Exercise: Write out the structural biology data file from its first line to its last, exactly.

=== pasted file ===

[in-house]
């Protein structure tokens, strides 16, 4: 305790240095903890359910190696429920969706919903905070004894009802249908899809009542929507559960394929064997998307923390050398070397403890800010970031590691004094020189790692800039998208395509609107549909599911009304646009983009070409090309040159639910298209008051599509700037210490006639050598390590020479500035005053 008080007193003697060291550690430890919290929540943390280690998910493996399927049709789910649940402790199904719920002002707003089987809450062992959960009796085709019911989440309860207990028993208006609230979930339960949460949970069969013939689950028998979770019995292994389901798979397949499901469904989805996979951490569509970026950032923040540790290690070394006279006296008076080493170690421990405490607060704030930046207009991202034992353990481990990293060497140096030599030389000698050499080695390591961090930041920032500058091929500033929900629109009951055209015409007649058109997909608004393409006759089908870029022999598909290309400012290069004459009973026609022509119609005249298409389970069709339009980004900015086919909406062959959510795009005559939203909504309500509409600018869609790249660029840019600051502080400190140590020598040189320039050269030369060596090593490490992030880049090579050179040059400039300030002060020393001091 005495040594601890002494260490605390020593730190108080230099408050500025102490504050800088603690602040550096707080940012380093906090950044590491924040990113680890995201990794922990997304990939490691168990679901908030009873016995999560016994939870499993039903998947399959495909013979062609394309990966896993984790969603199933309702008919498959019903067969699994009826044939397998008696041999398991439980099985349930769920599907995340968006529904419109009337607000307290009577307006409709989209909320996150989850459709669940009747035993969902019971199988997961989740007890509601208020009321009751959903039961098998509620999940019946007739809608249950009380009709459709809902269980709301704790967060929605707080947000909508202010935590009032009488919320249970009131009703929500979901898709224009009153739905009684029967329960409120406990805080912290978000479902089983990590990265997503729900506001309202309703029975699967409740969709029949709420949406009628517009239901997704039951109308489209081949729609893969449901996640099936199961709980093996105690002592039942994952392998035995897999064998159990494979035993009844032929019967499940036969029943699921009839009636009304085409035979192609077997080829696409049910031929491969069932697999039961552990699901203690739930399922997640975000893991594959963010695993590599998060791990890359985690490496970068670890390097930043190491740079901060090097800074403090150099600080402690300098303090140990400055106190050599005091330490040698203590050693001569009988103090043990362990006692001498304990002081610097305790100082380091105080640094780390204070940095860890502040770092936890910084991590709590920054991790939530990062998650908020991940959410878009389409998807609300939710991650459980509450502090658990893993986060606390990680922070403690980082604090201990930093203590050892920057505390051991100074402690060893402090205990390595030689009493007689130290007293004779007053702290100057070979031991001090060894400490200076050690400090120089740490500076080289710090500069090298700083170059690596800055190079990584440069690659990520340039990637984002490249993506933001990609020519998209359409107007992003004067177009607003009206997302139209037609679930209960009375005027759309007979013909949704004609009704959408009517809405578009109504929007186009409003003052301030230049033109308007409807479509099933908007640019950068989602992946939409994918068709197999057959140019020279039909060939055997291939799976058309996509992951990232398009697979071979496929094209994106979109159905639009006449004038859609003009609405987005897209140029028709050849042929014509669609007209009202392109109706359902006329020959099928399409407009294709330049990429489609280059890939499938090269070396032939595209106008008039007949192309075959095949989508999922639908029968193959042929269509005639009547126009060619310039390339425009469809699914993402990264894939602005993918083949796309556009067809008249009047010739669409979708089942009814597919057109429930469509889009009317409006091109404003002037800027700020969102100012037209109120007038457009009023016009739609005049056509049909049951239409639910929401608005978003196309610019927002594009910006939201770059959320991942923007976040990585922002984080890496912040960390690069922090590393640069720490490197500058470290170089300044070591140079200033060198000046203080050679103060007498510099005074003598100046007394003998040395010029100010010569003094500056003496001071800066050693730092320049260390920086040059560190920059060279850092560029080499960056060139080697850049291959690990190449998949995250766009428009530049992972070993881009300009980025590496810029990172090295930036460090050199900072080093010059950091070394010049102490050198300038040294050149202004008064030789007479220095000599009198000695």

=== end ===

[in-house]
């Protein structure tokens, strides 16, 4: 305790240095903890359910190696429920969706919903905070004894009802249908899809009542929507559960394929064997998307923390050398070397403890800010970031590691004094020189790692800039998208395509609107549909599911009304646009983009070409090309040159639910298209008051599509700037210490006639050598390590020479500035005053 008080007193003697060291550690430890919290929540943390280690998910493996399927049709789910649940402790199904719920002002707003089987809450062992959960009796085709019911989440309860207990028993208006609230979930339960949460949970069969013939689950028998979770019995292994389901798979397949499901469904989805996979951490569509970026950032923040540790290690070394006279006296008076080493170690421990405490607060704030930046207009991202034992353990481990990293060497140096030599030389000698050499080695390591961090930041920032500058091929500033929900629109009951055209015409007649058109997909608004393409006759089908870029022999598909290309400012290069004459009973026609022509119609005249298409389970069709339009980004900015086919909406062959959510795009005559939203909504309500509409600018869609790249660029840019600051502080400190140590020598040189320039050269030369060596090593490490992030880049090579050179040059400039300030002060020393001091 005495040594601890002494260490605390020593730190108080230099408050500025102490504050800088603690602040550096707080940012380093906090950044590491924040990113680890995201990794922990997304990939490691168990679901908030009873016995999560016994939870499993039903998947399959495909013979062609394309990966896993984790969603199933309702008919498959019903067969699994009826044939397998008696041999398991439980099985349930769920599907995340968006529904419109009337607000307290009577307006409709989209909320996150989850459709669940009747035993969902019971199988997961989740007890509601208020009321009751959903039961098998509620999940019946007739809608249950009380009709459709809902269980709301704790967060929605707080947000909508202010935590009032009488919320249970009131009703929500979901898709224009009153739905009684029967329960409120406990805080912290978000479902089983990590990265997503729900506001309202309703029975699967409740969709029949709420949406009628517009239901997704039951109308489209081949729609893969449901996640099936199961709980093996105690002592039942994952392998035995897999064998159990494979035993009844032929019967499940036969029943699921009839009636009304085409035979192609077997080829696409049910031929491969069932697999039961552990699901203690739930399922997640975000893991594959963010695993590599998060791990890359985690490496970068670890390097930043190491740079901060090097800074403090150099600080402690300098303090140990400055106190050599005091330490040698203590050693001569009988103090043990362990006692001498304990002081610097305790100082380091105080640094780390204070940095860890502040770092936890910084991590709590920054991790939530990062998650908020991940959410878009389409998807609300939710991650459980509450502090658990893993986060606390990680922070403690980082604090201990930093203590050892920057505390051991100074402690060893402090205990390595030689009493007689130290007293004779007053702290100057070979031991001090060894400490200076050690400090120089740490500076080289710090500069090298700083170059690596800055190079990584440069690659990520340039990637984002490249993506933001990609020519998209359409107007992003004067177009607003009206997302139209037609679930209960009375005027759309007979013909949704004609009704959408009517809405578009109504929007186009409003003052301030230049033109308007409807479509099933908007640019950068989602992946939409994918068709197999057959140019020279039909060939055997291939799976058309996509992951990232398009697979071979496929094209994106979109159905639009006449004038859609003009609405987005897209140029028709050849042929014509669609007209009202392109109706359902006329020959099928399409407009294709330049990429489609280059890939499938090269070396032939595209106008008039007949192309075959095949989508999922639908029968193959042929269509005639009547126009060619310039390339425009469809699914993402990264894939602005993918083949796309556009067809008249009047010739669409979708089942009814597919057109429930469509889009009317409006091109404003002037800027700020969102100012037209109120007038457009009023016009739609005049056509049909049951239409639910929401608005978003196309610019927002594009910006939201770059959320991942923007976040990585922002984080890496912040960390690069922090590393640069720490490197500058470290170089300044070591140079200033060198000046203080050679103060007498510099005074003598100046007394003998040395010029100010010569003094500056003496001071800066050693730092320049260390920086040059560190920059060279850092560029080499960056060139080697850049291959690990190449998949995250766009428009530049992972070993881009300009980025590496810029990172090295930036460090050199900072080093010059950091070394010049102490050198300038040294050149202004008064030789007479220095000599009198000695």